There is so much we fear in life. We dread change, we are trepidatious about failure. We are worried about failing health, afraid of accidents, and at some, often unconscious level, we are apprehensive about not getting it all right … as if the secret to a happy life was a formula with exact requirements and after having fulfilled those requirements we would be THERE—that place where all is well and nothing bad ever happens.
Fear rules us often. And then something bad does, in fact, happen. Something we’ve dreaded or didn’t even know to fear happens, and we wake to find ourselves dazed and bloodied, suddenly uncertain of everything. Life attacks and a new fear may ascend then, one primitive and destabilizing … the type of fear that inspires one to stay in the cave of one’s bed and simply refuse to face the day.
Life is life. She is capricious and will have her way with us irrespective of our magical thoughts, or our perfect formulaic life, or the talismans we wear around our necks. Death, to paraphrase the poet Michael Ryan’s poem “Extended Care,” rises like a dinosaur out of a duck pond and so, too, do disease, injustice, famine, and fire. Rightly so, we are afraid.
What to do then? Once terror roots in our bones and we notice how our bodies have responded with sweat or headache or trembling, what is our choice? What engenders resilience? How do we free ourselves from its tyranny?
One has to take action, confirms Rilke. Nothing grows in states of fear. This we know.
Antidotes to fear abound in the psychological and medical literature: Connection to others soothes us and also inspires bravery. Wisdom from those who have traveled similar paths provides us light and clarity. Mindful awareness of the flow of emotions enables us to find a tiny bit of space between one moment of fear and another, eventually creating islands of calm within. Laughter ameliorates its sharp edges and forgiveness, generosity, and gratitude create positive neurochemical adjustments within the brain that make room for hope, optimism, and a sense of self-agency. In their presence, we can begin to feel, however slightly, a growing sense of competency in facing horror. There is much we can do. Each of these strategies rests first though on a simple foundation: We must first accept that we are afraid and offer ourselves a tender self-compassion for finding ourselves hidden under the covers, certain of the velociraptor under the bed.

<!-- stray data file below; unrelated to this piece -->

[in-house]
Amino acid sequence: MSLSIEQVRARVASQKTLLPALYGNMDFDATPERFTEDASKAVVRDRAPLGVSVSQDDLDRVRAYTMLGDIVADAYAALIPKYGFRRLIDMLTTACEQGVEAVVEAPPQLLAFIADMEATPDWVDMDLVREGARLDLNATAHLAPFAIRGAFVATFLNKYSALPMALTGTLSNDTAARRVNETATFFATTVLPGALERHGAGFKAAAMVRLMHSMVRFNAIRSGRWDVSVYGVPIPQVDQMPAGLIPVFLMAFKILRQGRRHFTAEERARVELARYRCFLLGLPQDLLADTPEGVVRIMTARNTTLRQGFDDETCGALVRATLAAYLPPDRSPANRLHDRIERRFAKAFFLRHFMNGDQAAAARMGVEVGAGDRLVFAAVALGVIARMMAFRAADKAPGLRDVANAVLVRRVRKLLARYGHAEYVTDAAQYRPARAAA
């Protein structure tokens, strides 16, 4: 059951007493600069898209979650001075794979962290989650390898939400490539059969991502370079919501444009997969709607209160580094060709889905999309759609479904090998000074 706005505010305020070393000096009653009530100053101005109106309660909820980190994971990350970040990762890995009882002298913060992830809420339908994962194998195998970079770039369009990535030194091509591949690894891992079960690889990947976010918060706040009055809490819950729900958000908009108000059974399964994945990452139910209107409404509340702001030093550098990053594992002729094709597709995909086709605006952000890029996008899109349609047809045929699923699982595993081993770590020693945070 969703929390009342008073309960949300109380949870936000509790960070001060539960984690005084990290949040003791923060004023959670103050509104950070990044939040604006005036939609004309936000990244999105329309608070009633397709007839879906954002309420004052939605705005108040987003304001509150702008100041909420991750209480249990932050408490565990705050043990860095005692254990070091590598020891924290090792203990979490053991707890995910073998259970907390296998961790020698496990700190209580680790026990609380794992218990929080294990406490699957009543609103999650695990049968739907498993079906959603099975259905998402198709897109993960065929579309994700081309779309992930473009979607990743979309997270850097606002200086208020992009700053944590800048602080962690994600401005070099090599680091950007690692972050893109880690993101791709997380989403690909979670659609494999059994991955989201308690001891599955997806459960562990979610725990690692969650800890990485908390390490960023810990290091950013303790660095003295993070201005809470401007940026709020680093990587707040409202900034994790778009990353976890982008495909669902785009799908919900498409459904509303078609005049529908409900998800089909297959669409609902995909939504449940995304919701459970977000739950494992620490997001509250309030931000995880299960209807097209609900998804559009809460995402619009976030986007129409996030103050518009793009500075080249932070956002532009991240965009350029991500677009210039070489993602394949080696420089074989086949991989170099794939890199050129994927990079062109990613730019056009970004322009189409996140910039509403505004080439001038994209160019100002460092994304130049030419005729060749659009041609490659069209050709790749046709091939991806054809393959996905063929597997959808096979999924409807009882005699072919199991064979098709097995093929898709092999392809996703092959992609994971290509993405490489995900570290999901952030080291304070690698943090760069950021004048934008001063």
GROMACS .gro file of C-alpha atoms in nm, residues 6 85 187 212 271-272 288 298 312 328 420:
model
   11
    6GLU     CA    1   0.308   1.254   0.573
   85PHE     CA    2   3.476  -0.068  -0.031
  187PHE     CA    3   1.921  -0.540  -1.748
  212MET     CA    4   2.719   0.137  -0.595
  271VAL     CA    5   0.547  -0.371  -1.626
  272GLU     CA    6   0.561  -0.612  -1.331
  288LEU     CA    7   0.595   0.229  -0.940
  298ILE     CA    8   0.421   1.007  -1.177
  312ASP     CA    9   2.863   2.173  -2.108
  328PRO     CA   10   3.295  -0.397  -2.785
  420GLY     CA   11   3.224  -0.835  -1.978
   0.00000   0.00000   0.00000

When fear arises, the freeing action, the resilient action, the profoundly difficult action is neither to override nor deny fear, but to turn and face it directly, as one might turn to face a snarling slayer. We do so not to let the creature overcome us, but rather to see, to see clearly, that which might paralyze us. As we do, we can find that perception shifts. Facing fear, naming it out loud, stating where it lives in our body, what the paralysis really feels like, reduces some of its power. What had appeared as a predator suddenly, with our direct attention, becomes more like a messenger or guide.
Pema Chödrön writes of a childhood friend, terrorized by nightmares of monsters. She asked her friend what the monsters looked like, and the girl realized she didn’t know. Soon in her dreams she saw herself turning to face the demons in order to see them clearly and, as she did, they became approachable and even friendly. The nightmares became dreams, the monsters became companions.